There are two sides of this: the chemical levels at which substances are tested, the science of those quantities, and also the way you handle the case. I think both sides need to change.
In my case, if you would have had a few people, let’s say a veterinarian, a chemist, an expert in the rules – four or five people around a table to look at substance levels, it would have taken them a few minutes to see that this was not a doping case. And then from that you go on.
Q: And what of the levels of a banned substance that is counted as a positive doping test
A: In my case, [the veterinarian] told me it would take about 1,000 times more than [the level that was found], positive or negative, just to have some kind of an effect in the body of the horse. So how are we even talking about doping? This was not doping.
What’s the point in testing things that we know are not influencing the horse? When there is a case like this we need to improve the way it is handled, to see if it is a case of cheating or if it is just bad luck.
Q: How did you learn about the positive test, and were you satisfied with the way the FEI communicated the result of the test and the suspension? (FEI rules mandate that suspensions are made public before a hearing date is scheduled.)
A: I was not given time to defend myself before it was made public. FEI The FEI informed the Swiss Federation on a Monday, and the Swiss Federation called me on Monday at 3:00 in the afternoon to contact the owner of the horse. Then as soon as myself and the owners knew, they put the FEI announcement out. We were able to delay the publication by FEI a little as the owners needed to first be contacted and informed, but it was 25 hours. I knew about it 25 hours before it was made public.
Within four weeks, we had all the proof in black and white that it was feed contamination, which was lucky, because like I say it could have been that we didn’t find the proof. In my case, I had super people, and everybody worked day and night and we were able to bring the proof. So in my case, I don’t think there was a point to make this public. It was bad for me, and it’s bad for the sport. I would have been able to bring them this proof, and we could have basically ended the story, without ruining my reputation. But because the FEI rules are like this, it was made public before I had the chance to bring them my proof.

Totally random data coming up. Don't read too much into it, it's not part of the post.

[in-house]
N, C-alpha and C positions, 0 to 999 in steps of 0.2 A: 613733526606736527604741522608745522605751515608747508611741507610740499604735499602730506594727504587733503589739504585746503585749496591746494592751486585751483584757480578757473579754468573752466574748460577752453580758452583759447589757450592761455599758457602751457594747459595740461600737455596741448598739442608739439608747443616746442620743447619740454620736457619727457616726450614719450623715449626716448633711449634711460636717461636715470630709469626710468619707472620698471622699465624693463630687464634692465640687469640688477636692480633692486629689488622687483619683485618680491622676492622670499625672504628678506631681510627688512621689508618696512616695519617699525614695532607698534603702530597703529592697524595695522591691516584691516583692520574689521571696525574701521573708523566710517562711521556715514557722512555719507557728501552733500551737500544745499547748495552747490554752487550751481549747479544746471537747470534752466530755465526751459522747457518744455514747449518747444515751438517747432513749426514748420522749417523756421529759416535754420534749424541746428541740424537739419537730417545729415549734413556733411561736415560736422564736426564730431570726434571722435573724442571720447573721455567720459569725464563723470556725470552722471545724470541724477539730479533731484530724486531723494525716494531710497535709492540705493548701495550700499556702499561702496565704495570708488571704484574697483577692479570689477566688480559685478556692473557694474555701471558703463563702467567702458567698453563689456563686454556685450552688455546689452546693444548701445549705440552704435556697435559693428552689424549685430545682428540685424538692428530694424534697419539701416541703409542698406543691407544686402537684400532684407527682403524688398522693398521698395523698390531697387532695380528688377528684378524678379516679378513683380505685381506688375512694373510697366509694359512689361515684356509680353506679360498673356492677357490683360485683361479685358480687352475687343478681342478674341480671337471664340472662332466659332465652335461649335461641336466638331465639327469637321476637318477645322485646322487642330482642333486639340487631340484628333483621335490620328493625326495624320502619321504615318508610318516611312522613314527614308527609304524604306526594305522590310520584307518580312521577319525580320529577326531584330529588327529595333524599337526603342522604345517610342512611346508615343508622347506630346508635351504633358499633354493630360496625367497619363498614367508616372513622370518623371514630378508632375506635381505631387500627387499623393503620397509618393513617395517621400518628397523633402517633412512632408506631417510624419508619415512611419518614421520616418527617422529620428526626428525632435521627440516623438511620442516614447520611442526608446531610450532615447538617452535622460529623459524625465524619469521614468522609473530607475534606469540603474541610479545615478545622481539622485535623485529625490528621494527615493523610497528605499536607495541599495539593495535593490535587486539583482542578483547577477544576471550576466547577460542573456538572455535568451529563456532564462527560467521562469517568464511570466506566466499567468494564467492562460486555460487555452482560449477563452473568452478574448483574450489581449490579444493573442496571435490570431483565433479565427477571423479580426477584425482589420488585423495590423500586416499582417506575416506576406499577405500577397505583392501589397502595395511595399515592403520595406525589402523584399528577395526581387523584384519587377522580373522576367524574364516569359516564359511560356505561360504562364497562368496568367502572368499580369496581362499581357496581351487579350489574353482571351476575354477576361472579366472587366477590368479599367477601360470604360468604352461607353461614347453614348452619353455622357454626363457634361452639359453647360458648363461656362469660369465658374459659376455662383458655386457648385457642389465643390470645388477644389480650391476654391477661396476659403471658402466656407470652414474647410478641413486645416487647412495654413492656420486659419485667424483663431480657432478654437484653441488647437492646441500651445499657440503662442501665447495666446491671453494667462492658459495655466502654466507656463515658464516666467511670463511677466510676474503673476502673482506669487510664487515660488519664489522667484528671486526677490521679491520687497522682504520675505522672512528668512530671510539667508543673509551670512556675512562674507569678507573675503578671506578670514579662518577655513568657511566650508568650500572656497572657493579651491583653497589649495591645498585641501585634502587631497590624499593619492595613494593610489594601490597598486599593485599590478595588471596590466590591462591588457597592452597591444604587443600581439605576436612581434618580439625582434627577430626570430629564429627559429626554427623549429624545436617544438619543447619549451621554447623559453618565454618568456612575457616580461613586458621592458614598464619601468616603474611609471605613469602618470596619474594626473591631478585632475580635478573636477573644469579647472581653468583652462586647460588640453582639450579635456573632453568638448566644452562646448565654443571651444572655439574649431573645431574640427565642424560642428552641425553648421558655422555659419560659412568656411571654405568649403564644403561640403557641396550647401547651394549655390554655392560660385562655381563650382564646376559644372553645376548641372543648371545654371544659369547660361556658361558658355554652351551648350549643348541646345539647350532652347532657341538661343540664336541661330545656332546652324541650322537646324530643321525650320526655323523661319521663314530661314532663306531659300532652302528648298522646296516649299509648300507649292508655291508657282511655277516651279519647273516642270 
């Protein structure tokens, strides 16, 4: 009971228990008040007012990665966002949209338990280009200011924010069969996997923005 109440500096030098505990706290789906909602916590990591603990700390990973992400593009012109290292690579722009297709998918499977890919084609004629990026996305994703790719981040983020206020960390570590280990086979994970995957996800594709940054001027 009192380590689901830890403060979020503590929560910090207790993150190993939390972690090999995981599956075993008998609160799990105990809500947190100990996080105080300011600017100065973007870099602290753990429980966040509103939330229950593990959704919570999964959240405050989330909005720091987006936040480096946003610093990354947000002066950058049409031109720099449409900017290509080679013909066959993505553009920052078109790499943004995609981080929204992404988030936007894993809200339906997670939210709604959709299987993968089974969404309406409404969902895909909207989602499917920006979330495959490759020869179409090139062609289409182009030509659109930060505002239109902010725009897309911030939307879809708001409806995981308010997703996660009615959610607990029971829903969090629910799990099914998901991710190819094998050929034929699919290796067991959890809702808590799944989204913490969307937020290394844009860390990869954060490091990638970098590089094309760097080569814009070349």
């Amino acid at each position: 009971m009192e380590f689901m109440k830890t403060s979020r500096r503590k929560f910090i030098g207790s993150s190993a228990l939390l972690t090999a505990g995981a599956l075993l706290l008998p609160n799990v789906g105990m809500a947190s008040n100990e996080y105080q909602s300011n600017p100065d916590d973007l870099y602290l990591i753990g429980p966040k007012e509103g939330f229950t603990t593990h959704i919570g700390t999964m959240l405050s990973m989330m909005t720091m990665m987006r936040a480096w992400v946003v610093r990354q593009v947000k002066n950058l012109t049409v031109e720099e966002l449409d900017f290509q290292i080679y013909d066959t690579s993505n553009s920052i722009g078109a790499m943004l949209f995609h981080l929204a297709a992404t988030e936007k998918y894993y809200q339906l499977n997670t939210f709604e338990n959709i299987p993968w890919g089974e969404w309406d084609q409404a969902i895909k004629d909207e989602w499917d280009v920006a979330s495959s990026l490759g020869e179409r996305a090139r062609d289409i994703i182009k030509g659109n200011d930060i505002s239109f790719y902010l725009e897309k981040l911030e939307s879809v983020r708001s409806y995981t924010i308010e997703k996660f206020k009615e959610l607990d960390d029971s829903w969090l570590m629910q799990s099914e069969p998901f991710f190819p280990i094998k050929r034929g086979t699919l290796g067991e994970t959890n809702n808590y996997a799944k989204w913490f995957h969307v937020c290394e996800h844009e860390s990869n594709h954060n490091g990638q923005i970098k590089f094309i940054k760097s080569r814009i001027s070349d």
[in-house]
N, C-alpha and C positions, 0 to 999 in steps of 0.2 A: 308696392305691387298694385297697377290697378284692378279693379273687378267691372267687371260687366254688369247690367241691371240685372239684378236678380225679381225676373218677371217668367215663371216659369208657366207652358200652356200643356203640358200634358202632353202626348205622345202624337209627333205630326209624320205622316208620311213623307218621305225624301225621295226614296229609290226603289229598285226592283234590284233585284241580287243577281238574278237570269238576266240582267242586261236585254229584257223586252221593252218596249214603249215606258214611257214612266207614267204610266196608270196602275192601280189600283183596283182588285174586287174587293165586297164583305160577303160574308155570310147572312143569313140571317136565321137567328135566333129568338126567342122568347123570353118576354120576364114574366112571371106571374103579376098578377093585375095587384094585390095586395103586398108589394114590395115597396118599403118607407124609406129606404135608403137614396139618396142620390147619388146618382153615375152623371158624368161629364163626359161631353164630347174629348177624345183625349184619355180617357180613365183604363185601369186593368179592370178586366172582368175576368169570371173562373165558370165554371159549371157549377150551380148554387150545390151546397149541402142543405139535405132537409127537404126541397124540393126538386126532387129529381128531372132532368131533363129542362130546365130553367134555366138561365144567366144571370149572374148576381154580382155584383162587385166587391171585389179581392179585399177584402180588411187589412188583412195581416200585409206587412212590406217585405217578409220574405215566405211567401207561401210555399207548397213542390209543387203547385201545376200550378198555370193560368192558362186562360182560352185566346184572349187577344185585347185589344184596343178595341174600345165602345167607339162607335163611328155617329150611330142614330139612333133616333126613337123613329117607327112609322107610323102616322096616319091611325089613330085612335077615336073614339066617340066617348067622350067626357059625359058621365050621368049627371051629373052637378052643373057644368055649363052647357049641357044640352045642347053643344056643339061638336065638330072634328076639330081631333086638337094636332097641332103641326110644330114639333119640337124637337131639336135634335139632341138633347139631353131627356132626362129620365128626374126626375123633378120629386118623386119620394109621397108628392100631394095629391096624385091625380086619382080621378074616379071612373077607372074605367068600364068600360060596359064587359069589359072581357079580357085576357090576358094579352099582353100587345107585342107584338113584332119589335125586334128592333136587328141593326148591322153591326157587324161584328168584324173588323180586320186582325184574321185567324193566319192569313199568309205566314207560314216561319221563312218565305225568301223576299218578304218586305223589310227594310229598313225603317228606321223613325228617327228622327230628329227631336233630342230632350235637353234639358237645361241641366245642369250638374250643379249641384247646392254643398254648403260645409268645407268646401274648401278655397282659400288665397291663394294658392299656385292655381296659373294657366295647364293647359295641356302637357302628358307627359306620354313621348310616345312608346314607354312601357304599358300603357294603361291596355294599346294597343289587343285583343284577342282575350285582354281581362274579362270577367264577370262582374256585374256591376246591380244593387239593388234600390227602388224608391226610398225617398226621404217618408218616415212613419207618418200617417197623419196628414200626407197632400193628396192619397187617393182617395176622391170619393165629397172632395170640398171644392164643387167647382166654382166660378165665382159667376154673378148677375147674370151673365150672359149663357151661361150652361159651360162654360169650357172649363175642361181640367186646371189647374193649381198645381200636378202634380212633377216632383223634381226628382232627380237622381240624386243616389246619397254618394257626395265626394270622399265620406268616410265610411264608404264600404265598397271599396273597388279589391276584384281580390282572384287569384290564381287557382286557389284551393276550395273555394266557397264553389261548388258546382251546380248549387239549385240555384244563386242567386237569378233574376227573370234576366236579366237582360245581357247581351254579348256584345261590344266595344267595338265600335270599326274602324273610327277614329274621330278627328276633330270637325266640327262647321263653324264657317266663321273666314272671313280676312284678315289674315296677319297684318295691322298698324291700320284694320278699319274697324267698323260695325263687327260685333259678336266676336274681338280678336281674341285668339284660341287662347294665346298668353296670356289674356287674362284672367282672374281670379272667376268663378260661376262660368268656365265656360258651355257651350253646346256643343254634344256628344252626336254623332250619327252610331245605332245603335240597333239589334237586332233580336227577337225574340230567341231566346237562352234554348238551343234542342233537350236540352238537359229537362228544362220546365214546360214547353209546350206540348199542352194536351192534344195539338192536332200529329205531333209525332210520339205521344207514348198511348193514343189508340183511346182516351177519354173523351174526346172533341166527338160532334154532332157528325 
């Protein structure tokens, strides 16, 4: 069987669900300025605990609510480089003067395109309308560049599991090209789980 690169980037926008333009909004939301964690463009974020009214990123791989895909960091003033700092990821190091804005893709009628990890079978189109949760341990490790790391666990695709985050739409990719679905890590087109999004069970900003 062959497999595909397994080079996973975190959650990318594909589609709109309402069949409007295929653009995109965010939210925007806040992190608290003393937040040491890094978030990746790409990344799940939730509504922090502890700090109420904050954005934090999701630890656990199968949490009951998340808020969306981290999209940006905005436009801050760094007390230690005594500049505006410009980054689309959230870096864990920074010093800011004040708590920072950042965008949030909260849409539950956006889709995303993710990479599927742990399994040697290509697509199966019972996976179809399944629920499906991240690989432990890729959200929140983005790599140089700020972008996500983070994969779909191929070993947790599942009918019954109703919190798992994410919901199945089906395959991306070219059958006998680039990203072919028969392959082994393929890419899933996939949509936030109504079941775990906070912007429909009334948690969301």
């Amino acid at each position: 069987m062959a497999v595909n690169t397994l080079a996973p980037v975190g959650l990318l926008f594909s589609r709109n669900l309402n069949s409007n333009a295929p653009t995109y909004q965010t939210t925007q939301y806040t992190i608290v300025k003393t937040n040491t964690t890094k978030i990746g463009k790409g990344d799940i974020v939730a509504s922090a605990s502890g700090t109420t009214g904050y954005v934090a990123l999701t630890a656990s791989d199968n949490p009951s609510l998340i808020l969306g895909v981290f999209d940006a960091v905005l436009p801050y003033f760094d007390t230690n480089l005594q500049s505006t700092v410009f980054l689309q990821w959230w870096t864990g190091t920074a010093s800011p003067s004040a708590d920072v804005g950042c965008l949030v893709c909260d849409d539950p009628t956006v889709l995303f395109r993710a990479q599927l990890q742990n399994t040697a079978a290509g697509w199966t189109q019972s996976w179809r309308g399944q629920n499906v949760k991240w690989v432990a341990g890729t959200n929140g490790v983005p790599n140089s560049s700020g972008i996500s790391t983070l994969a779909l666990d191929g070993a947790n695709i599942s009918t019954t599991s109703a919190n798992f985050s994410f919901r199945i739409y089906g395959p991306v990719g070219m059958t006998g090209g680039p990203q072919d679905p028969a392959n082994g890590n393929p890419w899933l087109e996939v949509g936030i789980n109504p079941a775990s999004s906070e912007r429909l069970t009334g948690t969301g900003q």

Q: As far as the feed itself, can you fault the feed manufacturer?
A: No, you cannot. You find this positive substance in poppy seeds. Can you ask of the manufacturer, from I don’t know how many tons of grain he has to collect in the field, to know that at one point in the season there might be three poppy flowers in the field – can you really put the blame on him? That’s why I say that the rules have to change. I want my horses to be able to eat natural food, to be able to go into the field, to be able to go on grass in the show. But if I want to stick by the rules I cannot do anything like this. We cannot control everything, or we are going to end up feeding our horses chemicals, lock them in the boxes like in a jail, and this I don’t want. I want things to be natural, but there will be some harmless substances in our food sometimes. So the levels that are tested must change. The procedure must change.
“We as riders have to stick to the rules, but the rules made by the FEI need to be improved. I hope that they realize this.”
Q: How do you feel now that the case is resolved?
A: I’m just happy that this is over. It was important to me that the case be over because I wanted to be able to express myself. It was amazing to be that there were many thousands of people who were sending me messages and emails, and letters that they believed me simply because they had faith in me. Until it was over, I didn’t talk to anyone about it, not even my mother or my brother. I had so many people trusting me, and believing me, and even when I had the proof [of innocence] I couldn’t make anything public, because I wanted every step to be right along the way. This was why I wanted to fight it and have it over, so that I can talk in public and explain to everybody what happened.
At the end of the day, the case is black and white. You’ve got contaminated food, the horses were eating that food, they had the same substance in their body. We had an FEI testing vet there with every food sample we took and we tested all of the feed in the barn to be sure. We made everything official and open.
It’s not my job to say the rules should be written like this and applied like that. I can bring ideas, but we also need the FEI to do it. We as riders have to stick to the rules, but the rules made by the FEI need to be improved. I hope that they realize this.